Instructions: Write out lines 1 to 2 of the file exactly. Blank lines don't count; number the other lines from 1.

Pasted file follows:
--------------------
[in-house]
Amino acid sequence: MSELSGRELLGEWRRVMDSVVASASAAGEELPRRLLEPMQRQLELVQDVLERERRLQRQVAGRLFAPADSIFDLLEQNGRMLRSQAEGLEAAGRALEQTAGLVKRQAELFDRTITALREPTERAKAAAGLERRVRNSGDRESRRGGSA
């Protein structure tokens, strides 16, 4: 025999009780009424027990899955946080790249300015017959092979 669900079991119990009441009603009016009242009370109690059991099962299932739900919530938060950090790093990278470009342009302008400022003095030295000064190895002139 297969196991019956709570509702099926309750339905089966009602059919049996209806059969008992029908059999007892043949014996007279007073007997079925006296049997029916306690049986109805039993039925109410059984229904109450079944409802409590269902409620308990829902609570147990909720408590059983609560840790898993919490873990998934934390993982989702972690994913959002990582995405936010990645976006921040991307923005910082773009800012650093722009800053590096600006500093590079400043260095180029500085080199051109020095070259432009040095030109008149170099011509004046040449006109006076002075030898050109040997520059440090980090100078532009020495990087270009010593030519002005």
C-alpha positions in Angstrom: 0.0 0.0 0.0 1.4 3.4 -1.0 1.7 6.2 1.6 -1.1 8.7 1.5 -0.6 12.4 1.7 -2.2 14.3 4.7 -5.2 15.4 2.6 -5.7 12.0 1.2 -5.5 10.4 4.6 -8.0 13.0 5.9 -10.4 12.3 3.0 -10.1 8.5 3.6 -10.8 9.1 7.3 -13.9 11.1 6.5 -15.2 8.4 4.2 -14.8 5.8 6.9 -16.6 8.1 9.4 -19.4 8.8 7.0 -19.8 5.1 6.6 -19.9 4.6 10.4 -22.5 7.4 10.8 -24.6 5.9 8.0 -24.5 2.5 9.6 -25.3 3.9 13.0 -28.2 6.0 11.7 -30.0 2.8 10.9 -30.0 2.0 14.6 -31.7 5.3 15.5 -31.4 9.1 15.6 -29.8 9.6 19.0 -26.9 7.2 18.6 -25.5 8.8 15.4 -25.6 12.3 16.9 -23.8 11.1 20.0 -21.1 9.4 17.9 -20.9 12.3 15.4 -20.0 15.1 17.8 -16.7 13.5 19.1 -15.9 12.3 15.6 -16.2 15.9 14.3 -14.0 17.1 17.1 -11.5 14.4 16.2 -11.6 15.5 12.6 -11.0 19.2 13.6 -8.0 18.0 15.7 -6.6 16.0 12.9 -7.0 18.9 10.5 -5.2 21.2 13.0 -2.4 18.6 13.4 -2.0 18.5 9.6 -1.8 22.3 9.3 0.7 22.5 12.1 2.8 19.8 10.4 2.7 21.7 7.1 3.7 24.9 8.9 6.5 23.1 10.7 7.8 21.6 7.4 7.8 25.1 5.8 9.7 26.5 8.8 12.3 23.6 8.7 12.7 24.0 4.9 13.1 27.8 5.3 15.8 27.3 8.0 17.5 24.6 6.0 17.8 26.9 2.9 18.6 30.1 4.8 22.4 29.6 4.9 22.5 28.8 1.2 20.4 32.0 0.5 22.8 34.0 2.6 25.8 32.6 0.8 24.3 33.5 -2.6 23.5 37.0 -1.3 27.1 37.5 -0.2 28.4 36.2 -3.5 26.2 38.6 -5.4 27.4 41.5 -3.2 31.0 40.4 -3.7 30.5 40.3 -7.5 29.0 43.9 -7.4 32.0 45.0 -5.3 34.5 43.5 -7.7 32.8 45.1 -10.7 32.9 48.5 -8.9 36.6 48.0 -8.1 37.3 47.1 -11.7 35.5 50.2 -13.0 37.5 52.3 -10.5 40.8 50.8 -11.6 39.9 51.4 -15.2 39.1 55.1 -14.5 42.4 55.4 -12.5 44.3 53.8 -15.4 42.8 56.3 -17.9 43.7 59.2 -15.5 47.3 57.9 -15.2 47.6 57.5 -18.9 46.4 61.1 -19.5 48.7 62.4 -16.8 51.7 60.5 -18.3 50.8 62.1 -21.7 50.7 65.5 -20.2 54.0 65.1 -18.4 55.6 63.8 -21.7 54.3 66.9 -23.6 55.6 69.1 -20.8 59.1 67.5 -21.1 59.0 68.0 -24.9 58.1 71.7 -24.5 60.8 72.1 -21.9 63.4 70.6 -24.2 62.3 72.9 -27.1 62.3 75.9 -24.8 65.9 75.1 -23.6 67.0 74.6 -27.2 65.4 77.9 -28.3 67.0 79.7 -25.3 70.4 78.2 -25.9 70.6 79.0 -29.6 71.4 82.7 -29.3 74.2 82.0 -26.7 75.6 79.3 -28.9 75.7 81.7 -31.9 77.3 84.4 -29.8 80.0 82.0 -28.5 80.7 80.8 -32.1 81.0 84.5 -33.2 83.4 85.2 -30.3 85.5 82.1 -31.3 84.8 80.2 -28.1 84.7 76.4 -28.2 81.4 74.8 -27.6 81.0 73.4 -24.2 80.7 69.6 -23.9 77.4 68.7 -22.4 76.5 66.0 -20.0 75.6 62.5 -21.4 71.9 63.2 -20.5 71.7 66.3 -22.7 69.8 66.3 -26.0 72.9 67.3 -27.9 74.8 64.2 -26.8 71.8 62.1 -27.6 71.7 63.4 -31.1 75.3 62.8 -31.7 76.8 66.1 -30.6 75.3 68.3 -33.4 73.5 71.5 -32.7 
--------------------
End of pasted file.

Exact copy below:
[in-house]
Amino acid sequence: MSELSGRELLGEWRRVMDSVVASASAAGEELPRRLLEPMQRQLELVQDVLERERRLQRQVAGRLFAPADSIFDLLEQNGRMLRSQAEGLEAAGRALEQTAGLVKRQAELFDRTITALREPTERAKAAAGLERRVRNSGDRESRRGGSA